Every weekday, Michelle Deal, 26, takes an early morning bus ride from Cudahy to Milwaukee’s South Side. The ride is long, but Deal hopes that the hassle will pay off.
At the end of her commute, Deal dons a bright “safety green” uniform and joins the ranks of the “neighborhood ambassadors” at Journey House, spending her days cleaning up the community and learning career skills that she hopes will help her in the future.
Deal is one of 20 new neighborhood ambassadors at Journey House, located in Clarke Square. Now in its seventh year, the ambassador program helps connect Wisconsin Works (W-2) recipients with job training while beautifying the Clarke Square and Layton Boulevard West neighborhoods.
Wisconsin Works provides employment preparation services, case management and cash assistance to low-income parents with minor children who meet eligibility requirements and who are willing to work.
Alderman Bob Donovan spearheaded the initiative and helped secure funding using Community Development Block Grant money, according to Kevin Turner, who oversees the ambassadors at Journey House.
The program is a collaboration between United Migrant Opportunity Services and Journey House, which also partners with the Clarke Square Neighborhood Initiative. Ambassadors also receive training from the Milwaukee Police Department.
Neighborhood ambassadors spend half their time in neighborhood cleanup activities. Ambassadors pick up trash, remove graffiti, document and clean the exteriors of boarded-up houses, pass out fliers and introduce themselves to local businesses.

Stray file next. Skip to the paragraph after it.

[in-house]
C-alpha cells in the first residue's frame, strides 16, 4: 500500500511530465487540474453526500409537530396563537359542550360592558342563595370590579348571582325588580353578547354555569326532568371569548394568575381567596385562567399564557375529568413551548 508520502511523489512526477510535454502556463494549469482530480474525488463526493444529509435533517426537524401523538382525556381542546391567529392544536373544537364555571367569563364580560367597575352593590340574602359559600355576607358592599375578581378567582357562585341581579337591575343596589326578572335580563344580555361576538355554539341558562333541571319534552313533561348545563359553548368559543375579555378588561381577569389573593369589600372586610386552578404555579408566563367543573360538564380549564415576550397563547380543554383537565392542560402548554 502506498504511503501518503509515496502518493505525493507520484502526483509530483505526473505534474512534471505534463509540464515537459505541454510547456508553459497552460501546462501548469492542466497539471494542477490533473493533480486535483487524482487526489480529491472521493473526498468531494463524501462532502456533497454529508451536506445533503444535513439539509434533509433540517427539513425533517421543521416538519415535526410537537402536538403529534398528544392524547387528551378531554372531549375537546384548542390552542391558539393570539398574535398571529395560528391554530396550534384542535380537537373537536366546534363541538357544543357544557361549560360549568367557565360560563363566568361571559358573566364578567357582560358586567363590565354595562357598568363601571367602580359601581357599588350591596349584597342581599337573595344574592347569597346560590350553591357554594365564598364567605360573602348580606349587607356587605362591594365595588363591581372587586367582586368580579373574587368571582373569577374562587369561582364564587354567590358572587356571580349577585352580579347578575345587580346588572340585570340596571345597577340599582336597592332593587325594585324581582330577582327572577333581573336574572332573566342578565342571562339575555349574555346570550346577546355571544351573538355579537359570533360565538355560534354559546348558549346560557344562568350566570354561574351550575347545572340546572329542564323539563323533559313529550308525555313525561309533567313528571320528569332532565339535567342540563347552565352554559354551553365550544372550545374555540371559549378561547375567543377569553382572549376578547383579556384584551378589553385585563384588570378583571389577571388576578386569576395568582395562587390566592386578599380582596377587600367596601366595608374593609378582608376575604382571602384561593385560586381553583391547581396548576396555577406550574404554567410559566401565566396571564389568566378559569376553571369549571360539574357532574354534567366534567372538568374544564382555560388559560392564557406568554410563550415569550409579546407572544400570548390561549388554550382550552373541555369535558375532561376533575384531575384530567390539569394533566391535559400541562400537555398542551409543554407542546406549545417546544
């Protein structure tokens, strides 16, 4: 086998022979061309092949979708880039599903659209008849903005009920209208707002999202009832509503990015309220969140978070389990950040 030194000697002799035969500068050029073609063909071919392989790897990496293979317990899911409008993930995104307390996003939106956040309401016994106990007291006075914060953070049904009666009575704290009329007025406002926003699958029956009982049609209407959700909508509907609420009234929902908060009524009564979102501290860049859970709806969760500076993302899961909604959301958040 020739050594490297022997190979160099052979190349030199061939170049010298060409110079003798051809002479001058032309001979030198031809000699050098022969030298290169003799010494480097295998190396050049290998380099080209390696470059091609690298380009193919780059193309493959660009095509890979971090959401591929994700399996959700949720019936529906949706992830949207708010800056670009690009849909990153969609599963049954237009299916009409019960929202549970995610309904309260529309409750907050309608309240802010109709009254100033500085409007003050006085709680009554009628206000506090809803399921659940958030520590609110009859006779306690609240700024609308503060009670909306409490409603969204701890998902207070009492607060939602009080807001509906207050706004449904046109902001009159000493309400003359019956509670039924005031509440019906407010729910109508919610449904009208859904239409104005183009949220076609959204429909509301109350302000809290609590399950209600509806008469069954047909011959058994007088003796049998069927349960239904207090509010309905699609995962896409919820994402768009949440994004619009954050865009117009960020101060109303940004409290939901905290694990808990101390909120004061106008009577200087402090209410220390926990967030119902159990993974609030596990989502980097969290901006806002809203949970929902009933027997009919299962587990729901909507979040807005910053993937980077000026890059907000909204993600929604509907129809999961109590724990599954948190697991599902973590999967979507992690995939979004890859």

The results of the ambassadors’ efforts can be seen throughout the neighborhood, Turner said.
“You’re looking at a safer and cleaner community,” Turner said. “We want people to see the ambassadors and take pride in their neighborhoods and help keep them clean.”
Participants work 20 hours a week and receive a stipend in addition to career and life skills training through Journey House’s Urban Careers Institute. They also work with leadership and financial coaches to earn certifications in customer service and financial literacy.
Each ambassador develops a portfolio consisting of a resume, mission statement and personal vision statement.
“One of the first things I tell the ambassadors is, ‘I will not fail you,’” Turner said. “We want to help them move from W-2 into the workforce. We want them to have the confidence to walk into an interview and tell people that they deserve this job.”
The ambassadors come from all backgrounds, neighborhoods and walks of life, Turner said. Some are seeking education. Others hold degrees but could not find work.
A former assembly line worker, Deal learned of the program while trying to find a job with assistance from Journey House. Now she hopes to go back to school and enter the medical field to support her 2-year-old daughter, Tatyana.
“I couldn’t wait to start,” Deal said. “The older I get, the shorter my time to achieve my goals will be. The program has really put my spirits up.”
Keonna Taylor, 20, is also a neighborhood ambassador. A lifelong Milwaukee resident, Taylor said she worried that she would never find a job and “didn’t know where to begin.” With help from Journey House, she now has a scholarship to begin studying to become a certified nursing assistant in October.
Reciting her vision statement to her fellow ambassadors, Taylor said that she sees herself graduating from college and earning a stable income.
“I wake up happy every day,” Taylor said. “[The program] lets you know that you’re capable of doing whatever you want to do. I love it.”
Journey House, 2110 W. Scott St., provides community residents with educational, athletic and career programs ranging from citizenship classes to GED assistance.
Turner said that funding is an ongoing concern for the neighborhood ambassador program, which is funded through June.
Sharing his own vision statement, Turner said, “I envision a larger picture for the ambassadors, and I hope we can get the program funded to the capacity it should be.
“It’s life-changing. Anyone who comes to this is not the same.”Did you like this story? Subscribe to NNS today.